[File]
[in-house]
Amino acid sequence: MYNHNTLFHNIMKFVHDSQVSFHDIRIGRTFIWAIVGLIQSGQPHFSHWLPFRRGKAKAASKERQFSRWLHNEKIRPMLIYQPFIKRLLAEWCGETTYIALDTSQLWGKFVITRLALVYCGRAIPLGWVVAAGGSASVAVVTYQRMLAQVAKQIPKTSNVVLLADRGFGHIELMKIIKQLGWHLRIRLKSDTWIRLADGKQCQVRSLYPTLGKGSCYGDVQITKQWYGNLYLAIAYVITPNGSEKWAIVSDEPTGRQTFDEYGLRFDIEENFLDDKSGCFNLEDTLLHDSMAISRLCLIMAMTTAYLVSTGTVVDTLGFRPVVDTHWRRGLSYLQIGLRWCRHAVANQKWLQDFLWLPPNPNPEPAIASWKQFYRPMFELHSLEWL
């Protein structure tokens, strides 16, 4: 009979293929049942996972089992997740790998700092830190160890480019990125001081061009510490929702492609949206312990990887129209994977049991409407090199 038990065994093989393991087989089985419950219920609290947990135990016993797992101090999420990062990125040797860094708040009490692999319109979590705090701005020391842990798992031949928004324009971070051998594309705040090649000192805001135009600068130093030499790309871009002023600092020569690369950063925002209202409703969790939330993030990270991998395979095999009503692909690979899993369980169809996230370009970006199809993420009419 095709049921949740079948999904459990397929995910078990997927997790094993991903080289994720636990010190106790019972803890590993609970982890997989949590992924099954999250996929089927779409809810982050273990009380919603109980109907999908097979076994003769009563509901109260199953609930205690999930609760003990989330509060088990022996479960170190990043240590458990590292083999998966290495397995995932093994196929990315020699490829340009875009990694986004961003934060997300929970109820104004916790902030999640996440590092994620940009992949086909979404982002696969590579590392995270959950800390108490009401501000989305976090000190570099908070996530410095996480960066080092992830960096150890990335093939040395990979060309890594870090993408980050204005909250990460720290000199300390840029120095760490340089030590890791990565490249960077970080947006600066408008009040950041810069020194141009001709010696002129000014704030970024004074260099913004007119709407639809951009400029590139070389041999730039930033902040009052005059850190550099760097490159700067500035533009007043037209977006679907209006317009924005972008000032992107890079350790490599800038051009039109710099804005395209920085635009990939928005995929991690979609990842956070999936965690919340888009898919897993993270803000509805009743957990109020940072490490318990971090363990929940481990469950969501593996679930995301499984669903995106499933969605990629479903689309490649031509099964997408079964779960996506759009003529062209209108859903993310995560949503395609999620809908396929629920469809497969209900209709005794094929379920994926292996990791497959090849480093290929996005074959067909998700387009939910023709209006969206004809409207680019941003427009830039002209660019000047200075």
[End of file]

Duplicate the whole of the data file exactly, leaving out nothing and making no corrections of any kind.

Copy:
[in-house]
Amino acid sequence: MYNHNTLFHNIMKFVHDSQVSFHDIRIGRTFIWAIVGLIQSGQPHFSHWLPFRRGKAKAASKERQFSRWLHNEKIRPMLIYQPFIKRLLAEWCGETTYIALDTSQLWGKFVITRLALVYCGRAIPLGWVVAAGGSASVAVVTYQRMLAQVAKQIPKTSNVVLLADRGFGHIELMKIIKQLGWHLRIRLKSDTWIRLADGKQCQVRSLYPTLGKGSCYGDVQITKQWYGNLYLAIAYVITPNGSEKWAIVSDEPTGRQTFDEYGLRFDIEENFLDDKSGCFNLEDTLLHDSMAISRLCLIMAMTTAYLVSTGTVVDTLGFRPVVDTHWRRGLSYLQIGLRWCRHAVANQKWLQDFLWLPPNPNPEPAIASWKQFYRPMFELHSLEWL
């Protein structure tokens, strides 16, 4: 009979293929049942996972089992997740790998700092830190160890480019990125001081061009510490929702492609949206312990990887129209994977049991409407090199 038990065994093989393991087989089985419950219920609290947990135990016993797992101090999420990062990125040797860094708040009490692999319109979590705090701005020391842990798992031949928004324009971070051998594309705040090649000192805001135009600068130093030499790309871009002023600092020569690369950063925002209202409703969790939330993030990270991998395979095999009503692909690979899993369980169809996230370009970006199809993420009419 095709049921949740079948999904459990397929995910078990997927997790094993991903080289994720636990010190106790019972803890590993609970982890997989949590992924099954999250996929089927779409809810982050273990009380919603109980109907999908097979076994003769009563509901109260199953609930205690999930609760003990989330509060088990022996479960170190990043240590458990590292083999998966290495397995995932093994196929990315020699490829340009875009990694986004961003934060997300929970109820104004916790902030999640996440590092994620940009992949086909979404982002696969590579590392995270959950800390108490009401501000989305976090000190570099908070996530410095996480960066080092992830960096150890990335093939040395990979060309890594870090993408980050204005909250990460720290000199300390840029120095760490340089030590890791990565490249960077970080947006600066408008009040950041810069020194141009001709010696002129000014704030970024004074260099913004007119709407639809951009400029590139070389041999730039930033902040009052005059850190550099760097490159700067500035533009007043037209977006679907209006317009924005972008000032992107890079350790490599800038051009039109710099804005395209920085635009990939928005995929991690979609990842956070999936965690919340888009898919897993993270803000509805009743957990109020940072490490318990971090363990929940481990469950969501593996679930995301499984669903995106499933969605990629479903689309490649031509099964997408079964779960996506759009003529062209209108859903993310995560949503395609999620809908396929629920469809497969209900209709005794094929379920994926292996990791497959090849480093290929996005074959067909998700387009939910023709209006969206004809409207680019941003427009830039002209660019000047200075």